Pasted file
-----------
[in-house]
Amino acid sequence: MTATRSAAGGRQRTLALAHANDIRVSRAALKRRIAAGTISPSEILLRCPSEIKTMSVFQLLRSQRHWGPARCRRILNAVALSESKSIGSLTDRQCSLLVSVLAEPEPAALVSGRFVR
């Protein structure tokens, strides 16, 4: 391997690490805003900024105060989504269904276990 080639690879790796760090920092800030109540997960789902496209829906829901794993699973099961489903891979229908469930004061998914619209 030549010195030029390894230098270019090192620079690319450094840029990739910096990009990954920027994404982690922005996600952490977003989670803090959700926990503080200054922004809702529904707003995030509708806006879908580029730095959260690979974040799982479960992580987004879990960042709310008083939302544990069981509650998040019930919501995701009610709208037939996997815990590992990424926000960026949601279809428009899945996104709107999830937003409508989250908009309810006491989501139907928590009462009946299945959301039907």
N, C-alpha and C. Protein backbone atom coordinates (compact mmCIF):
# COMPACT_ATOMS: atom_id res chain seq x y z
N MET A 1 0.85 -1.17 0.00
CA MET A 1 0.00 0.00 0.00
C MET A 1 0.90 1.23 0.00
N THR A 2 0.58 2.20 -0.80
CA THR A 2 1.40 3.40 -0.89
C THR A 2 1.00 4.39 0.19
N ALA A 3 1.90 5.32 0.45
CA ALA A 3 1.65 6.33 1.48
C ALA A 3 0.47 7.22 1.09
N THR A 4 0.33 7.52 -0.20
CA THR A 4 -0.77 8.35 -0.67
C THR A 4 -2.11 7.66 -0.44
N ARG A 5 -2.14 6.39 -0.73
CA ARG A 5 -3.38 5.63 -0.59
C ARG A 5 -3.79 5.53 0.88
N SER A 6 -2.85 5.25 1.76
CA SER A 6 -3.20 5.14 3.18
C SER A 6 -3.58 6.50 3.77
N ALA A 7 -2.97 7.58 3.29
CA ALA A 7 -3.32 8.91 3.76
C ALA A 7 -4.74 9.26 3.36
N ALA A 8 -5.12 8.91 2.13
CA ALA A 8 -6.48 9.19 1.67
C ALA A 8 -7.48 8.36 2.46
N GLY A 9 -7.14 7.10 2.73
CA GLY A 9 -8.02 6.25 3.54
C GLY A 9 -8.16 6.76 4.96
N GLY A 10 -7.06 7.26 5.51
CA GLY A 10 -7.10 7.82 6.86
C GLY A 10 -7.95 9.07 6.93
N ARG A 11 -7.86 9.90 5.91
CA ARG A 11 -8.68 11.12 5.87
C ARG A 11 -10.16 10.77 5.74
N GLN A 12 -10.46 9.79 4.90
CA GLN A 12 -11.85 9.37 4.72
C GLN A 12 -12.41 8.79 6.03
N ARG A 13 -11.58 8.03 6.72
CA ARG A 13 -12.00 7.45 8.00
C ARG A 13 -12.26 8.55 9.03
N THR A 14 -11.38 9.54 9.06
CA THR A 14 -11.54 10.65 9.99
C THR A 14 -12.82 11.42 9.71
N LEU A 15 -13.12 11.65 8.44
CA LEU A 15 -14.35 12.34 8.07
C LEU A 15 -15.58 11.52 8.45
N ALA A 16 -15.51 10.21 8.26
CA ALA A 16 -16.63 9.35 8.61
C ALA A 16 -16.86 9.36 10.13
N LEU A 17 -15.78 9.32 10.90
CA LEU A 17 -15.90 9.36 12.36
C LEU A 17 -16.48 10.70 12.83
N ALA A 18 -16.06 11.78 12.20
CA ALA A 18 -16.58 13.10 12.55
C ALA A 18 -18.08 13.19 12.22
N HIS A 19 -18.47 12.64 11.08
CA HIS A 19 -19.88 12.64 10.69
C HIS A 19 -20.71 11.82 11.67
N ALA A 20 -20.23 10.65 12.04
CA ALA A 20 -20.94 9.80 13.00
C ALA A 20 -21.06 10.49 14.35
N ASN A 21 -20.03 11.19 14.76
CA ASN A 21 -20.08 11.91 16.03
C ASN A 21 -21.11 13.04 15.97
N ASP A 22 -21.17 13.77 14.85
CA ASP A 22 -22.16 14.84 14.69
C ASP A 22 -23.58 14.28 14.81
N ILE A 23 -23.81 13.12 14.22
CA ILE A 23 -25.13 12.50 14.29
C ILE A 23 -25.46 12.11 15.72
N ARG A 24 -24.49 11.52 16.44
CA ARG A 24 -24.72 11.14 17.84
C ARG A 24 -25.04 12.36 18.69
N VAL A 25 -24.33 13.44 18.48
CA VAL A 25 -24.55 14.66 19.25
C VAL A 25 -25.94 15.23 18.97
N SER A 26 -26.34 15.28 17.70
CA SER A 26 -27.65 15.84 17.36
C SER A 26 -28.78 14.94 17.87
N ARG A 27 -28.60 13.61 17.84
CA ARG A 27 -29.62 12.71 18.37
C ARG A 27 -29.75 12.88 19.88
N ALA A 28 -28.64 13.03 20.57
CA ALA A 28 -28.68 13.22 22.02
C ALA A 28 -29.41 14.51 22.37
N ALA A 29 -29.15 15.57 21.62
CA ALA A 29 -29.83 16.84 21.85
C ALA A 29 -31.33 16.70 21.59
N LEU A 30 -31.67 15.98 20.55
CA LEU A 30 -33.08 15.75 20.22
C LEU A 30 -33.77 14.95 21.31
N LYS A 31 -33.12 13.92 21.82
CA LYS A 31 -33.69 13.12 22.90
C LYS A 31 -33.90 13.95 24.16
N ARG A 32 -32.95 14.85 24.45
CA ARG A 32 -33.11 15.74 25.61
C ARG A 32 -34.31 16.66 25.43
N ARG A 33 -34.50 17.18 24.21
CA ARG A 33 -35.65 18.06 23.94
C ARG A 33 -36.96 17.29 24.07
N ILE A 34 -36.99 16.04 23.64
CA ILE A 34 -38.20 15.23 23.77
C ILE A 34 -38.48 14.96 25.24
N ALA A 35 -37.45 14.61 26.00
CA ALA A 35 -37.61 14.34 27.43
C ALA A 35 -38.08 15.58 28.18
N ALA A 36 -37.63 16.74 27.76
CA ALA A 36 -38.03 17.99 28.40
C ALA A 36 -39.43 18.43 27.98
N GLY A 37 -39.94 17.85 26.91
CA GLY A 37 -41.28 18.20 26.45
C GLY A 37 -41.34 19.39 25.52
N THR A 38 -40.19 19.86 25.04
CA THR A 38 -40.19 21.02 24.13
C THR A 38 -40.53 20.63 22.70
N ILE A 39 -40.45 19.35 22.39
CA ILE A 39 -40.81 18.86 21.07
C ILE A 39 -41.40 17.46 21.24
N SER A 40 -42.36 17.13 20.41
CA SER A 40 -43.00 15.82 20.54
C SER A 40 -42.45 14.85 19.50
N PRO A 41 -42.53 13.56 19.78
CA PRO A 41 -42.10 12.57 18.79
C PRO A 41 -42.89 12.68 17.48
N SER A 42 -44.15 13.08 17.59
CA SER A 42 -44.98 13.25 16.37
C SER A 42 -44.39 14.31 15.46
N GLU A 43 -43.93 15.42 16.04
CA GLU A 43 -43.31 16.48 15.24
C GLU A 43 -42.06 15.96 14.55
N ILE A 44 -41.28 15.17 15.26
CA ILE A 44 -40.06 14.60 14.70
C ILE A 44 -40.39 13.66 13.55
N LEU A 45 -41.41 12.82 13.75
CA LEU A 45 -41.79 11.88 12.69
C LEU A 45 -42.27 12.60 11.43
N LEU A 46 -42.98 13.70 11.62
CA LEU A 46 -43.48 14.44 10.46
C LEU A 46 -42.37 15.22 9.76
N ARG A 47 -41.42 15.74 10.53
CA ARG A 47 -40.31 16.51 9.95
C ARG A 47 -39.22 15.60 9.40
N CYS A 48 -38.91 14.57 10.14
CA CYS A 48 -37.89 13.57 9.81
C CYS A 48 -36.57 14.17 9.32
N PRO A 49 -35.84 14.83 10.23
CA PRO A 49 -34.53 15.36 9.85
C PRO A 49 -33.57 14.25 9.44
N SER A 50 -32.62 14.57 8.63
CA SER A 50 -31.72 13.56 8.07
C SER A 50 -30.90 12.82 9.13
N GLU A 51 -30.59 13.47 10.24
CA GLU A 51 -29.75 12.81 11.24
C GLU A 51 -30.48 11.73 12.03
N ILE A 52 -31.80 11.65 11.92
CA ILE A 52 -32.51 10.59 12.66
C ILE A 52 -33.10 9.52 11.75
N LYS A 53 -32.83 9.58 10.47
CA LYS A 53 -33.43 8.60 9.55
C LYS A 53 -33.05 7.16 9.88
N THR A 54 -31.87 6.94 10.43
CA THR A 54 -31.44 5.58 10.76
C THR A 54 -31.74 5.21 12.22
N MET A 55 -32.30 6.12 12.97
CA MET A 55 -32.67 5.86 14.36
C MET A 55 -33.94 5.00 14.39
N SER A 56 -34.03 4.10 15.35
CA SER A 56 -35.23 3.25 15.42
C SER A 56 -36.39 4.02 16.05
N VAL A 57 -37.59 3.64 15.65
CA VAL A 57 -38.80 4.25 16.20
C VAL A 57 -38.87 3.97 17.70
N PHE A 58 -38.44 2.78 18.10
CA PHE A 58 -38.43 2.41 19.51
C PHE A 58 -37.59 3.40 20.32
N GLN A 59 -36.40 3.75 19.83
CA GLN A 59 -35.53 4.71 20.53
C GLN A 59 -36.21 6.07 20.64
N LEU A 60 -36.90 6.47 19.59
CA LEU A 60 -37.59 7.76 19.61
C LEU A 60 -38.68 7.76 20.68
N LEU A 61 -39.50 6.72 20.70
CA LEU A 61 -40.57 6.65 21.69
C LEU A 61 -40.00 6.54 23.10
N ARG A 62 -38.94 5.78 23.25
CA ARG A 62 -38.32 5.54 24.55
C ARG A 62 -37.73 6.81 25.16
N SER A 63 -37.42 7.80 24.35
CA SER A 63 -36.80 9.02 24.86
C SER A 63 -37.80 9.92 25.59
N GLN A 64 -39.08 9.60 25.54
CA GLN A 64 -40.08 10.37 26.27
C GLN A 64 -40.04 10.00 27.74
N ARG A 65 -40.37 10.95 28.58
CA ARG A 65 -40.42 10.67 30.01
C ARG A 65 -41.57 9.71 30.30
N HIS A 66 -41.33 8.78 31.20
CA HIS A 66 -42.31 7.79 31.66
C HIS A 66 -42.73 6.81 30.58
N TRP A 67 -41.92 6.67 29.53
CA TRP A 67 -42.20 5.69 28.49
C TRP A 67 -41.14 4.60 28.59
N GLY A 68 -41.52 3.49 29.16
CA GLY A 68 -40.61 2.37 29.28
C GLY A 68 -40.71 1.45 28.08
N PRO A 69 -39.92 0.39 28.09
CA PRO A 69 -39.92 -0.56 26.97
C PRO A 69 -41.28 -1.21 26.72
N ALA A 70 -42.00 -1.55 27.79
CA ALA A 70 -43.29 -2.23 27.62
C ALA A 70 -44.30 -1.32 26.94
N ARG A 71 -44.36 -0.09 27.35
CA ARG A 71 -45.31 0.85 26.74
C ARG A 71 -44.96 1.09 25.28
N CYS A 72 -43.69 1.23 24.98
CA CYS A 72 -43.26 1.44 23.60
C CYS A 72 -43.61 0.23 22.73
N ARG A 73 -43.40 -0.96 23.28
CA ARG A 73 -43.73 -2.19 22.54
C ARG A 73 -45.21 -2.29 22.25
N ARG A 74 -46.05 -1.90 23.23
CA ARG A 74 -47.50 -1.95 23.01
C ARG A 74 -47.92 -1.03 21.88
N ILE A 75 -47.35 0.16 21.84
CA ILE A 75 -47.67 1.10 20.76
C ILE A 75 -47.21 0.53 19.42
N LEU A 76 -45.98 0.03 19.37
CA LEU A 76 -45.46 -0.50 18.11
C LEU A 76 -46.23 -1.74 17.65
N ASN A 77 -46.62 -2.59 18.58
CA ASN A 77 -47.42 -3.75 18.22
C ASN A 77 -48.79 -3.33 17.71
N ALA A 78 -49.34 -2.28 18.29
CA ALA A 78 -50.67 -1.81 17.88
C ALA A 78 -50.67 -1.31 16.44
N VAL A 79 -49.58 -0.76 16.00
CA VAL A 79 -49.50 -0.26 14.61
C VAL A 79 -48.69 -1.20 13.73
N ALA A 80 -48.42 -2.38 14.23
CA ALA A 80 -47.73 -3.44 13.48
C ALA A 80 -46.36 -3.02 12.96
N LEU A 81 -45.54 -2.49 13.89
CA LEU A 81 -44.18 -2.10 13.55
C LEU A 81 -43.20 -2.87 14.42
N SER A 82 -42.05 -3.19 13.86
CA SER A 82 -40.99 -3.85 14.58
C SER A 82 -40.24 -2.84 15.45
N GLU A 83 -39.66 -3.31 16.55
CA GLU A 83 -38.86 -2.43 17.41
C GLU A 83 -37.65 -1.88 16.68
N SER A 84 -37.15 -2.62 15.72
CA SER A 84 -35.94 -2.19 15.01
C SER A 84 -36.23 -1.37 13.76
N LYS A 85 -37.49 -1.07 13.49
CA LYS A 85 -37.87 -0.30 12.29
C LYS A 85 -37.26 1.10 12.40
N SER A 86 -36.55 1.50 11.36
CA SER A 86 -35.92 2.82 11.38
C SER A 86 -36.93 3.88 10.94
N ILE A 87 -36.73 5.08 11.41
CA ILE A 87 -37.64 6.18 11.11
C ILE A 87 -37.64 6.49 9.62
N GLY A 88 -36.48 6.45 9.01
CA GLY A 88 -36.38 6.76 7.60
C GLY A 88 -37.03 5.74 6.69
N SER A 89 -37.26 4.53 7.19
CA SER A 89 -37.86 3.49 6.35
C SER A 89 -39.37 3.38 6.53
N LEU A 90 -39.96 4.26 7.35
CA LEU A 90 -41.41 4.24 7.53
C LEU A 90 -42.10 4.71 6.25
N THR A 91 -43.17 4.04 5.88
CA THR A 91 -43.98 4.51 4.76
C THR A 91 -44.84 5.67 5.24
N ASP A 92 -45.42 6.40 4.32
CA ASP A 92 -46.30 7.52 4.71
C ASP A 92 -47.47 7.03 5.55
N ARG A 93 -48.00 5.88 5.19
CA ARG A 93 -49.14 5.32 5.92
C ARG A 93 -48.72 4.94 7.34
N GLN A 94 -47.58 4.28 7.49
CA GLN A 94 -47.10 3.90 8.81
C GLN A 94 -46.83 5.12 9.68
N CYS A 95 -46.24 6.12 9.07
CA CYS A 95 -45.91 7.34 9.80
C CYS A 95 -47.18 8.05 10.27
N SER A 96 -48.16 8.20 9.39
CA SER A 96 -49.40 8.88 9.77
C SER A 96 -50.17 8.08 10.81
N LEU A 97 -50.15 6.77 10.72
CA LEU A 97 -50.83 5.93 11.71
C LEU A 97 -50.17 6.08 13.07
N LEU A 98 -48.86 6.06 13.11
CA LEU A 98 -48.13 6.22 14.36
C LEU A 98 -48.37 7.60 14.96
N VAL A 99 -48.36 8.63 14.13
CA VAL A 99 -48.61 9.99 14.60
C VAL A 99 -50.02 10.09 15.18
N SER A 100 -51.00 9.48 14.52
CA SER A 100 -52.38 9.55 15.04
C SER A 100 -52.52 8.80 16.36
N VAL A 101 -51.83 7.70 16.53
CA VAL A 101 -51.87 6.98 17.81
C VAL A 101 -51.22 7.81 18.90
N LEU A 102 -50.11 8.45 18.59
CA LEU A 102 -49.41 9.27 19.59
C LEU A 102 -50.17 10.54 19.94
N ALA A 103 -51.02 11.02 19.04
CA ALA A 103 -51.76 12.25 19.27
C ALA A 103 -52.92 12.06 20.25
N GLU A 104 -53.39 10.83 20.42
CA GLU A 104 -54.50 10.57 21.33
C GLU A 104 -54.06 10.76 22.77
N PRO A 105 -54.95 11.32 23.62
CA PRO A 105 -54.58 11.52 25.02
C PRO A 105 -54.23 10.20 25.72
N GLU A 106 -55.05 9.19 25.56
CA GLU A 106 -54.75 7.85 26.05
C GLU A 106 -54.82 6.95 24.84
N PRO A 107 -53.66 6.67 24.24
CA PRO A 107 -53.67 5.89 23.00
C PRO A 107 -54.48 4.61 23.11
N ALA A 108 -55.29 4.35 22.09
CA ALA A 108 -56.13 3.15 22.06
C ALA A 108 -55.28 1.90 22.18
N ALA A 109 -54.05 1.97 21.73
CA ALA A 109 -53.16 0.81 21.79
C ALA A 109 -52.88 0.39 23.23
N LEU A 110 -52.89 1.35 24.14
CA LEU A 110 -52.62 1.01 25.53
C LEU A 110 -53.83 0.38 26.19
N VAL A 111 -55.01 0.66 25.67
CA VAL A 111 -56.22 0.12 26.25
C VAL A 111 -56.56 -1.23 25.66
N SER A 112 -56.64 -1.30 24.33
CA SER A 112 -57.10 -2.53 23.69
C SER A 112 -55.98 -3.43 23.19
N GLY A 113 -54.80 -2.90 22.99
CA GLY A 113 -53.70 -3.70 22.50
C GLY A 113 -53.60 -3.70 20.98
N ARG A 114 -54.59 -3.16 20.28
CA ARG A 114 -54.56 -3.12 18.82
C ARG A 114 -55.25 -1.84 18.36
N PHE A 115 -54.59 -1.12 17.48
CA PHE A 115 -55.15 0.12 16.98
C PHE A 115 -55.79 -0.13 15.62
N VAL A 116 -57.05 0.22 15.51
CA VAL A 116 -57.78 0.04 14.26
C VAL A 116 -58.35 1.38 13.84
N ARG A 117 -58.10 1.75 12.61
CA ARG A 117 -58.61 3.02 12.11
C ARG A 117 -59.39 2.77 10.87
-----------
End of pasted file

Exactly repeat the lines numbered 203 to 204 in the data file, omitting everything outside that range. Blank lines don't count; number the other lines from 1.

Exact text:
C HIS A 66 -42.73 6.81 30.58
N TRP A 67 -41.92 6.67 29.53